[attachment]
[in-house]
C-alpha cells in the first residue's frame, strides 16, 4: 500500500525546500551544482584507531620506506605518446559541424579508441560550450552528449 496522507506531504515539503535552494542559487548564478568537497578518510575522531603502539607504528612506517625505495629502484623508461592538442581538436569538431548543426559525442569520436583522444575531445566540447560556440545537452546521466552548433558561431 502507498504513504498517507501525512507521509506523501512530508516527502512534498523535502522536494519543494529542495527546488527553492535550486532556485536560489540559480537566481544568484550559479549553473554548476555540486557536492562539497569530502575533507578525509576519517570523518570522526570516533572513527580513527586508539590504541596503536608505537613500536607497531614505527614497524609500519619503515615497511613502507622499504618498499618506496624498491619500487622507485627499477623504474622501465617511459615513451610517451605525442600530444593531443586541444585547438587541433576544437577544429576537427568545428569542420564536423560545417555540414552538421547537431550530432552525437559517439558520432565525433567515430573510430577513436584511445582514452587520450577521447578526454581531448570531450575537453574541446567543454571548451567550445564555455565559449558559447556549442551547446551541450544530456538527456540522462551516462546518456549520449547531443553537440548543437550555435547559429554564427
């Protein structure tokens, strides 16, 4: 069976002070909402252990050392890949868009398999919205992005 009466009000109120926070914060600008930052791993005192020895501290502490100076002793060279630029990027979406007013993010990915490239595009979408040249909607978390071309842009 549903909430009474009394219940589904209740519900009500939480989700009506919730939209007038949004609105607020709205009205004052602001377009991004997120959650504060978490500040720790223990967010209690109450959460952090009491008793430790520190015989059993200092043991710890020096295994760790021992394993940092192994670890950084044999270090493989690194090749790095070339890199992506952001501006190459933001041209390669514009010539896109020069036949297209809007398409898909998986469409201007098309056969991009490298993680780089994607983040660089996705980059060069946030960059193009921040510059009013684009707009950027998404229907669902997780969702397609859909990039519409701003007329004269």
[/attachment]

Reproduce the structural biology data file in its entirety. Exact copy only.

[in-house]
C-alpha cells in the first residue's frame, strides 16, 4: 500500500525546500551544482584507531620506506605518446559541424579508441560550450552528449 496522507506531504515539503535552494542559487548564478568537497578518510575522531603502539607504528612506517625505495629502484623508461592538442581538436569538431548543426559525442569520436583522444575531445566540447560556440545537452546521466552548433558561431 502507498504513504498517507501525512507521509506523501512530508516527502512534498523535502522536494519543494529542495527546488527553492535550486532556485536560489540559480537566481544568484550559479549553473554548476555540486557536492562539497569530502575533507578525509576519517570523518570522526570516533572513527580513527586508539590504541596503536608505537613500536607497531614505527614497524609500519619503515615497511613502507622499504618498499618506496624498491619500487622507485627499477623504474622501465617511459615513451610517451605525442600530444593531443586541444585547438587541433576544437577544429576537427568545428569542420564536423560545417555540414552538421547537431550530432552525437559517439558520432565525433567515430573510430577513436584511445582514452587520450577521447578526454581531448570531450575537453574541446567543454571548451567550445564555455565559449558559447556549442551547446551541450544530456538527456540522462551516462546518456549520449547531443553537440548543437550555435547559429554564427
């Protein structure tokens, strides 16, 4: 069976002070909402252990050392890949868009398999919205992005 009466009000109120926070914060600008930052791993005192020895501290502490100076002793060279630029990027979406007013993010990915490239595009979408040249909607978390071309842009 549903909430009474009394219940589904209740519900009500939480989700009506919730939209007038949004609105607020709205009205004052602001377009991004997120959650504060978490500040720790223990967010209690109450959460952090009491008793430790520190015989059993200092043991710890020096295994760790021992394993940092192994670890950084044999270090493989690194090749790095070339890199992506952001501006190459933001041209390669514009010539896109020069036949297209809007398409898909998986469409201007098309056969991009490298993680780089994607983040660089996705980059060069946030960059193009921040510059009013684009707009950027998404229907669902997780969702397609859909990039519409701003007329004269």